The full content of Annals is available to subscribers

Subscribe/Learn More  >
Reviews |

The Polycystic Ovary Syndrome: Pathogenesis and Treatment

Randall Barnes; and Robert L. Rosenfield, MD
[+] Article, Author, and Disclosure Information

Grant Support: Supported in part by USPHS grants RR-00035 and HD-06308.

Requests for Reprints: Randall Barnes, MD, Department of Obstetrics/Gynecology, Box 446, University of Chicago, 5841 S. Maryland Avenue, Chicago, IL 60637.

Current Author Addresses: Dr. Barnes: Department of Obstetrics/Gynecology, Box 446, University of Chicago, 5841 S. Maryland Avenue, Chicago, IL 60637.

Dr. Rosenfield: Wyler Children's Hospital, University of Chicago, 5841 S. Maryland Avenue (Box 118), Chicago, IL 60637.

© 1989 American College of PhysiciansAmerican College of Physicians

Ann Intern Med. 1989;110(5):386-399. doi:10.7326/0003-4819-110-5-386
Text Size: A A A

Purpose: To propose a theory for the pathogenesis of the polycystic ovary syndrome that explains the endocrinologic abnormalities of the syndrome and provides a rational approach to therapy.

Data Identification: An English-language literature search using MEDLINE (1975 to 1988) and extensive bibliographic reviews of identified articles.

Study Selection: We reviewed the literature and selected 169 articles considered most relevant for the definition of the endocrinologic abnormalities, elucidation of pathogenic mechanisms, or delineation of therapeutic interventions.

Data Extraction: The authors independently assessed study quality and data concerning endocrinologic abnormalities, pathogenic mechanisms, and therapy of the polycystic ovary syndrome.

Results of Data Synthesis: The polycystic ovary syndrome may be best defined as functional, gonadotropin-dependent ovarian hyperandrogenism. The polycystic ovary syndrome results when a primary defect increases one of three variables: the ratio of the serum concentrations of luteinizing hormone to follicle stimulating hormone, the ratio of the intraovarian concentrations of androgen to estrogen, or follicular atresia. An increase in one of these variables can then induce successive abnormalities in one or more of the remaining two variables in a to-and-fro manner.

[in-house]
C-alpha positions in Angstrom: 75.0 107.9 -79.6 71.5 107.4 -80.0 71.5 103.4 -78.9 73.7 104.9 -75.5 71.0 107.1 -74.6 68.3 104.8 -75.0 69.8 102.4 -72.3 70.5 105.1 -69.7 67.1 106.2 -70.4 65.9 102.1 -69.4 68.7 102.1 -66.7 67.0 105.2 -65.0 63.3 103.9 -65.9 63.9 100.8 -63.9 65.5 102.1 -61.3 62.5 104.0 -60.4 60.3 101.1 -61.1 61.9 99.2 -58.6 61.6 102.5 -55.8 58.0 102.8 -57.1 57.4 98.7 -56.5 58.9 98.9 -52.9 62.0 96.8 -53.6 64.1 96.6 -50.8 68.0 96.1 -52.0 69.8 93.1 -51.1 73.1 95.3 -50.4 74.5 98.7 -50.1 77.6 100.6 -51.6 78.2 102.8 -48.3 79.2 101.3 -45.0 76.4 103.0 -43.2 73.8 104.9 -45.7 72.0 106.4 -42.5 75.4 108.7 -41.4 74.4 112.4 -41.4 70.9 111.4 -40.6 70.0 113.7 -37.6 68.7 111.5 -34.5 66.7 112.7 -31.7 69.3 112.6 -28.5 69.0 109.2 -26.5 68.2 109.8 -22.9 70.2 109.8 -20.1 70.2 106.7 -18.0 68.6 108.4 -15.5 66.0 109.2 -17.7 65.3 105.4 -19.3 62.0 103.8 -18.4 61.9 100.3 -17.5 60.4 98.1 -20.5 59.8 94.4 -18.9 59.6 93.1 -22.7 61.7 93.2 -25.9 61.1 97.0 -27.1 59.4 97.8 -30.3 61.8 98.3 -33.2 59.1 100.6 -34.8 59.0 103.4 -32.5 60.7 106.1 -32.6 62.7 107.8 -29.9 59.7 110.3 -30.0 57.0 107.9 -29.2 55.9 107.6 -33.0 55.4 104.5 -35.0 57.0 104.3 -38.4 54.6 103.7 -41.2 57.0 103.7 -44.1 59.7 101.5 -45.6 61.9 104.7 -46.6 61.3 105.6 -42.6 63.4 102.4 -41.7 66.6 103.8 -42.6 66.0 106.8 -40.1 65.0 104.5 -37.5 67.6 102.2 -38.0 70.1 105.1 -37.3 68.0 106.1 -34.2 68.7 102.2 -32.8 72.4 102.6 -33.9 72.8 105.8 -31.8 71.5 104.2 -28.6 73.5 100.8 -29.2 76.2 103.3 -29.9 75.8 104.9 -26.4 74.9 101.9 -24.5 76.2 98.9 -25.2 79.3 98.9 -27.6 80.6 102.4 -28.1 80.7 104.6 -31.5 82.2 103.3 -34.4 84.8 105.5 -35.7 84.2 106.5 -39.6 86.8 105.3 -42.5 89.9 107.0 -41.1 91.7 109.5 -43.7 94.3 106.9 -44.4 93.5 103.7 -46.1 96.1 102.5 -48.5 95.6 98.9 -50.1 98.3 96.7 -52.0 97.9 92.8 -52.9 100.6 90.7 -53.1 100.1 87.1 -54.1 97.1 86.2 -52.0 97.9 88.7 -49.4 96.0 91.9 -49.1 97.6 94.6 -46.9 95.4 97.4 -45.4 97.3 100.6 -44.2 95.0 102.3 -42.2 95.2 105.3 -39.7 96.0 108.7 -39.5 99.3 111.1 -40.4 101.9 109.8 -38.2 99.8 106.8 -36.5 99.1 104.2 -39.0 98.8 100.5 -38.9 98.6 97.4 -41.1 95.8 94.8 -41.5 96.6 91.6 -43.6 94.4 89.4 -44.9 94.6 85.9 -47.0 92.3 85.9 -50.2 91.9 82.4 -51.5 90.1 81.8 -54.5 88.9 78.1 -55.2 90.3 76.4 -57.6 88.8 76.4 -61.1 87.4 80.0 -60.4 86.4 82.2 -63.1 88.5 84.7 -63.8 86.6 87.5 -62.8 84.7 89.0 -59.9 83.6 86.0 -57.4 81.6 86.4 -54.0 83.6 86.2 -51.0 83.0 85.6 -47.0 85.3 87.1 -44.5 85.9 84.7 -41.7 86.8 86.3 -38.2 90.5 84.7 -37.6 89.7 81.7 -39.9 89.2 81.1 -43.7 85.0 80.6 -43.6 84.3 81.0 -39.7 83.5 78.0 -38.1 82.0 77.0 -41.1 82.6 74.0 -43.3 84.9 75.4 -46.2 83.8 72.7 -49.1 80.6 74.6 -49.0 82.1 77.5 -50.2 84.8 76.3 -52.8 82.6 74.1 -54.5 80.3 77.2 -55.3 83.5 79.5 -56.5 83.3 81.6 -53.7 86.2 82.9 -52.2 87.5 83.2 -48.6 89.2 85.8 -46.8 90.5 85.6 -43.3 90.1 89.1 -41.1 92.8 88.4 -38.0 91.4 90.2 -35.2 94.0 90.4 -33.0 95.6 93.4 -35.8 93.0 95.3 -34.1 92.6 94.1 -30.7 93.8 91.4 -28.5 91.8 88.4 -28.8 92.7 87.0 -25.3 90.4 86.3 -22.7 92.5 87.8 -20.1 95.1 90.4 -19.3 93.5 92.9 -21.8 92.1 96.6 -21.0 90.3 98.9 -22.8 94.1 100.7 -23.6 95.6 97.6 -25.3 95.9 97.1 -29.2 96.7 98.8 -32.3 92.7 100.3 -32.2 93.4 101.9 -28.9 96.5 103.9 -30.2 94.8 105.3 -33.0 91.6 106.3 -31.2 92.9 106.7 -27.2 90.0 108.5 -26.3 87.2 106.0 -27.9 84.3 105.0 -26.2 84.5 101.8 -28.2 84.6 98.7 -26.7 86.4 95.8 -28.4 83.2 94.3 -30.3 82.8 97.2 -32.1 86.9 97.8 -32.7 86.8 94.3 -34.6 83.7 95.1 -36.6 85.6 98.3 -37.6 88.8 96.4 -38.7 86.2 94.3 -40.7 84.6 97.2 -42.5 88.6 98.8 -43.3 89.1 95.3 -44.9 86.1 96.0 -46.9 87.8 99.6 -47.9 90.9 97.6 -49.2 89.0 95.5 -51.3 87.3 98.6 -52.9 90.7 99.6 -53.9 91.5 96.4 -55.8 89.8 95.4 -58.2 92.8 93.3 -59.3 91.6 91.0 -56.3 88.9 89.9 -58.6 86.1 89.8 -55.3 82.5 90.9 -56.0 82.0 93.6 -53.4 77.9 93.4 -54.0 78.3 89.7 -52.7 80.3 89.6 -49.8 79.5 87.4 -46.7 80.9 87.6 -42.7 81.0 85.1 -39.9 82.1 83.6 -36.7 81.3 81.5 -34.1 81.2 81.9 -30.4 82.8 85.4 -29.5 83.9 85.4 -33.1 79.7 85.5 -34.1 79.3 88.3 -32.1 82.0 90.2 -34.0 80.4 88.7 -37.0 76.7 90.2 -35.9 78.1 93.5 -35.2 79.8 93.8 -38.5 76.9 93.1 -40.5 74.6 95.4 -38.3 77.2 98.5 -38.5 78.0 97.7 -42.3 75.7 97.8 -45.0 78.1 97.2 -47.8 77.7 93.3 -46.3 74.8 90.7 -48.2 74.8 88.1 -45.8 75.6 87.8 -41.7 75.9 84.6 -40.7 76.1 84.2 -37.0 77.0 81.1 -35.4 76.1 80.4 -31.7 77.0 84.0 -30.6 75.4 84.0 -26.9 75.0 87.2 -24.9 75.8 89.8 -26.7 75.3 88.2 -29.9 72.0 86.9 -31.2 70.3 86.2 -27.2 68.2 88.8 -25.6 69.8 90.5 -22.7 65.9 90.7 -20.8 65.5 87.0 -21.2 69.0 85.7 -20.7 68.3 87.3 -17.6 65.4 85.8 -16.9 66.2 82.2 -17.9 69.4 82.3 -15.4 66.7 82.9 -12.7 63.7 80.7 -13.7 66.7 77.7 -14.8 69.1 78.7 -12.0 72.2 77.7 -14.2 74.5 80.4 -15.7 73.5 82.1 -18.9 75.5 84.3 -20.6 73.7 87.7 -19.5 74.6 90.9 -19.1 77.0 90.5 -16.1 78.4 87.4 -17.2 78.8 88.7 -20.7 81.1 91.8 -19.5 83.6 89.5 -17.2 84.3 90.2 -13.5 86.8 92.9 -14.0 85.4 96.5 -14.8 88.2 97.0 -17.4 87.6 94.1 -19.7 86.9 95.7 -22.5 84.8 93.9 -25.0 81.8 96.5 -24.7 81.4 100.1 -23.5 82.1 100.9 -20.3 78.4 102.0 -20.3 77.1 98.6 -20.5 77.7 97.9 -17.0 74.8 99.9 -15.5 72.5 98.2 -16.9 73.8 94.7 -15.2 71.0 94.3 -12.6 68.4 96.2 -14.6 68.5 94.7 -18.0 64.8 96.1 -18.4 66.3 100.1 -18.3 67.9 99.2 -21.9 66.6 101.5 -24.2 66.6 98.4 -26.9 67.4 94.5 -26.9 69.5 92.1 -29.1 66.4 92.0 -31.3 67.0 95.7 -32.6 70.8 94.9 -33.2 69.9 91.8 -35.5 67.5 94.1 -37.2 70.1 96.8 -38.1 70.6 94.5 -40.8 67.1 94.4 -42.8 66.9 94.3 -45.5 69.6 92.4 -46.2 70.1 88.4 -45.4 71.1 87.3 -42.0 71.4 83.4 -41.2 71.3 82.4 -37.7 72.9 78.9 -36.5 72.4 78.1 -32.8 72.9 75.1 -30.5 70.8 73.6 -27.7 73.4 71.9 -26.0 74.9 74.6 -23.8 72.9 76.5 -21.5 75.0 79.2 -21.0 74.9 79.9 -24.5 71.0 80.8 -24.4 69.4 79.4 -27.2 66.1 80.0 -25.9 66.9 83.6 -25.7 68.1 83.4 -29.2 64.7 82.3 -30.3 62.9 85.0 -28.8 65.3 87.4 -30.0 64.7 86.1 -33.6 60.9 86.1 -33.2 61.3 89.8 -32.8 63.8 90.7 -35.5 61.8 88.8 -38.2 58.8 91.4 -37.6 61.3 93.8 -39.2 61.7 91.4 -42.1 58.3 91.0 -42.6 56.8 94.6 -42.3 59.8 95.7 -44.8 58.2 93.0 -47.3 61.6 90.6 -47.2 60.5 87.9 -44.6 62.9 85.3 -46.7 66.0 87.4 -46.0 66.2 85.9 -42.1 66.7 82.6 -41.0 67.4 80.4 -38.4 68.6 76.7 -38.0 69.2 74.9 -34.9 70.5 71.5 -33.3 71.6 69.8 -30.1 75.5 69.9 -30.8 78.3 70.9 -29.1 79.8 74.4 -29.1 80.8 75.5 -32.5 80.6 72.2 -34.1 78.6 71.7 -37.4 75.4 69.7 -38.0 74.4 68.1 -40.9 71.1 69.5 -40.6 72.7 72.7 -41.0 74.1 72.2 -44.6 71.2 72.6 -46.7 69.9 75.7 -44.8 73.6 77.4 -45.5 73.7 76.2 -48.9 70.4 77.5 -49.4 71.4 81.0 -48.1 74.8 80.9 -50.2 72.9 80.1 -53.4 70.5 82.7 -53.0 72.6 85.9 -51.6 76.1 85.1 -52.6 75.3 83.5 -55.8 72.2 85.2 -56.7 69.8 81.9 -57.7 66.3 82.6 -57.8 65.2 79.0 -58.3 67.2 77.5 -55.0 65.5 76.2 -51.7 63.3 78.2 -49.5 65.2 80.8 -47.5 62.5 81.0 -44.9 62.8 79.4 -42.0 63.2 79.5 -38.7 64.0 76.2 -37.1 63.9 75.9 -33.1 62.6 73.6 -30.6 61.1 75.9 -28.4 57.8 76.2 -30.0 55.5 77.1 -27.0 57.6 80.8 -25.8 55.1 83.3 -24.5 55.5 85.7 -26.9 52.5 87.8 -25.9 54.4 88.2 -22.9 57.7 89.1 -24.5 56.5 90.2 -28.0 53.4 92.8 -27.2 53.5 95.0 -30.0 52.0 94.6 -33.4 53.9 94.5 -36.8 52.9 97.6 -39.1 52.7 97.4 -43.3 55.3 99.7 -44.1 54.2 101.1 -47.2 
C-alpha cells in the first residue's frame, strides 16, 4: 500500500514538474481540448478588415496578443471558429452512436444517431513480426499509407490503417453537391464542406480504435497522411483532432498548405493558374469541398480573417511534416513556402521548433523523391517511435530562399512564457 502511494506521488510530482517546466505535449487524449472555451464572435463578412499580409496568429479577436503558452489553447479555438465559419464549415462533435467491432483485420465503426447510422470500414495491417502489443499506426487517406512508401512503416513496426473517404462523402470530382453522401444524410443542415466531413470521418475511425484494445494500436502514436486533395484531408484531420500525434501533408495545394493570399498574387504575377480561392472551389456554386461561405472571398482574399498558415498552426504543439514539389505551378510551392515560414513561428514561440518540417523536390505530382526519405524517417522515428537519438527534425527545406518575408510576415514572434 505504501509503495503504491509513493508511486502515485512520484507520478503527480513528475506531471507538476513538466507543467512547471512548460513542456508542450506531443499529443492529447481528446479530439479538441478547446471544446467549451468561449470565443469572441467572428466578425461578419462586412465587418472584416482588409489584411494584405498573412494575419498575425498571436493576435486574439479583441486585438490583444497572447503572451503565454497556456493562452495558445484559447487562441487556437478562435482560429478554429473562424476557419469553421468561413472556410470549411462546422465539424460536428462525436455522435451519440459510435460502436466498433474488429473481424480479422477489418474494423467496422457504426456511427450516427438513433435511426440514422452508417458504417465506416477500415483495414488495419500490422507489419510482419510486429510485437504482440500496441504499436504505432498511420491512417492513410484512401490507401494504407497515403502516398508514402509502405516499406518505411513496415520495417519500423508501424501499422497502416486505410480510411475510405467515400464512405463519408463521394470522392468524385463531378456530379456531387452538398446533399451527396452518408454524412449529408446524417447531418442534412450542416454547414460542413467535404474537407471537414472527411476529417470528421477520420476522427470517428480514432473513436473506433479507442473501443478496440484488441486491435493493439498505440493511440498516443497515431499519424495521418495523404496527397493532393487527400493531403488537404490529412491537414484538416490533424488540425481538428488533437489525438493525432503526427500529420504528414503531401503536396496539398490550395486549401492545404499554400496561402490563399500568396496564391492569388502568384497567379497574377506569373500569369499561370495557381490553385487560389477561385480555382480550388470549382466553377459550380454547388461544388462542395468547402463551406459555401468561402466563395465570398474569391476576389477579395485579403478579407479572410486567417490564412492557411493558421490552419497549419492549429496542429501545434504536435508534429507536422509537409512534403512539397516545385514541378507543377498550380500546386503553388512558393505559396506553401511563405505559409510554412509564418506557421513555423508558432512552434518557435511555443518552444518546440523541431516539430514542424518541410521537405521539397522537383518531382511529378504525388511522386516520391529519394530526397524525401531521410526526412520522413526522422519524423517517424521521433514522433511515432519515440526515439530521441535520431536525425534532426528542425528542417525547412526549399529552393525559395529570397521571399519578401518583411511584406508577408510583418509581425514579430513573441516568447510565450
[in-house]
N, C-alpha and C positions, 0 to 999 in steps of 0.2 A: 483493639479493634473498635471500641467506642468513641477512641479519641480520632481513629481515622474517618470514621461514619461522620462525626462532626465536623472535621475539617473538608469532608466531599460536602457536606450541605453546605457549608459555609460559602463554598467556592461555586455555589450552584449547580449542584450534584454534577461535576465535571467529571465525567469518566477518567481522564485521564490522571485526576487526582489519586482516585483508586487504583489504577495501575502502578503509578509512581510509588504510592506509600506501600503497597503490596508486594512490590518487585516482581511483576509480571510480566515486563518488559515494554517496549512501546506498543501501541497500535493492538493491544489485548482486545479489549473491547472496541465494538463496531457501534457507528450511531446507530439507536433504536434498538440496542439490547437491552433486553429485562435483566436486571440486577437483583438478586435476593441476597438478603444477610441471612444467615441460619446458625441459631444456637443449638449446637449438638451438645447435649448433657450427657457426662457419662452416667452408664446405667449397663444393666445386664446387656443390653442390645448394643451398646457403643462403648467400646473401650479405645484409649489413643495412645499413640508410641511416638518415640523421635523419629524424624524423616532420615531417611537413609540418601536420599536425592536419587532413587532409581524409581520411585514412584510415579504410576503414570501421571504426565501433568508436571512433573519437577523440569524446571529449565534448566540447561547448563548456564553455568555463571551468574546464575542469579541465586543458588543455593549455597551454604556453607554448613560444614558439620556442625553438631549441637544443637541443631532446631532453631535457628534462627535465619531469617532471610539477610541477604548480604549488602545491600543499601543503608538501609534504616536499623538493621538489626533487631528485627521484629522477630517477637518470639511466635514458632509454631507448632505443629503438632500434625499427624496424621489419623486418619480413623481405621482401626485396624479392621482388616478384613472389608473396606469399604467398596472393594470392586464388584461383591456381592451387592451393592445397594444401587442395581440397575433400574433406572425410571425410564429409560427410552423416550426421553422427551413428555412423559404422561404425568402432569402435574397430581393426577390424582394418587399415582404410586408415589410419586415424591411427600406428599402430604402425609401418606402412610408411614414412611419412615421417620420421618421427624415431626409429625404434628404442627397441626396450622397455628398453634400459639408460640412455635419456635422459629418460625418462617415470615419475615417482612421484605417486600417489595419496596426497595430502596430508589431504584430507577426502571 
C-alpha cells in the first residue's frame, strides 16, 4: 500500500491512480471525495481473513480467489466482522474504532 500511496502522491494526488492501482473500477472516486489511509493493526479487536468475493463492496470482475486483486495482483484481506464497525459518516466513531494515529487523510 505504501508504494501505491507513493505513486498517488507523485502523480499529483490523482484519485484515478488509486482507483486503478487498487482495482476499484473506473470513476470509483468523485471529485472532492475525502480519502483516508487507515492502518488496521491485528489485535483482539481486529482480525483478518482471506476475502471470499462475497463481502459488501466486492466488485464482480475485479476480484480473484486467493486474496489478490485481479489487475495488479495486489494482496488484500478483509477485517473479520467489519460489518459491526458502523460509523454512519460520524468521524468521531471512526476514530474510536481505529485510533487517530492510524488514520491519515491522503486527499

Conclusions: Evidence suggests that several causes exist, each of which can produce the clinical syndrome by a to-and-fro interaction among pathogenic mechanisms. Treatment objectives for the syndrome include amelioration of hirsutism, induction of ovulation, and weight reduction.





Citing articles are presented as examples only. In non-demo SCM6 implementation, integration with CrossRef’s "Cited By" API will populate this tab (http://www.crossref.org/citedby.html).


Submit a Comment/Letter
Submit a Comment/Letter

Summary for Patients

Clinical Slide Sets

Terms of Use

The In the Clinic® slide sets are owned and copyrighted by the American College of Physicians (ACP). All text, graphics, trademarks, and other intellectual property incorporated into the slide sets remain the sole and exclusive property of the ACP. The slide sets may be used only by the person who downloads or purchases them and only for the purpose of presenting them during not-for-profit educational activities. Users may incorporate the entire slide set or selected individual slides into their own teaching presentations but may not alter the content of the slides in any way or remove the ACP copyright notice. Users may make print copies for use as hand-outs for the audience the user is personally addressing but may not otherwise reproduce or distribute the slides by any means or media, including but not limited to sending them as e-mail attachments, posting them on Internet or Intranet sites, publishing them in meeting proceedings, or making them available for sale or distribution in any unauthorized form, without the express written permission of the ACP. Unauthorized use of the In the Clinic slide sets will constitute copyright infringement.


Buy Now for $42.00

to gain full access to the content and tools.

Want to Subscribe?

Learn more about subscription options

Related Articles
Related Point of Care
PubMed Articles
Forgot your password?
Enter your username and email address. We'll send you a reminder to the email address on record.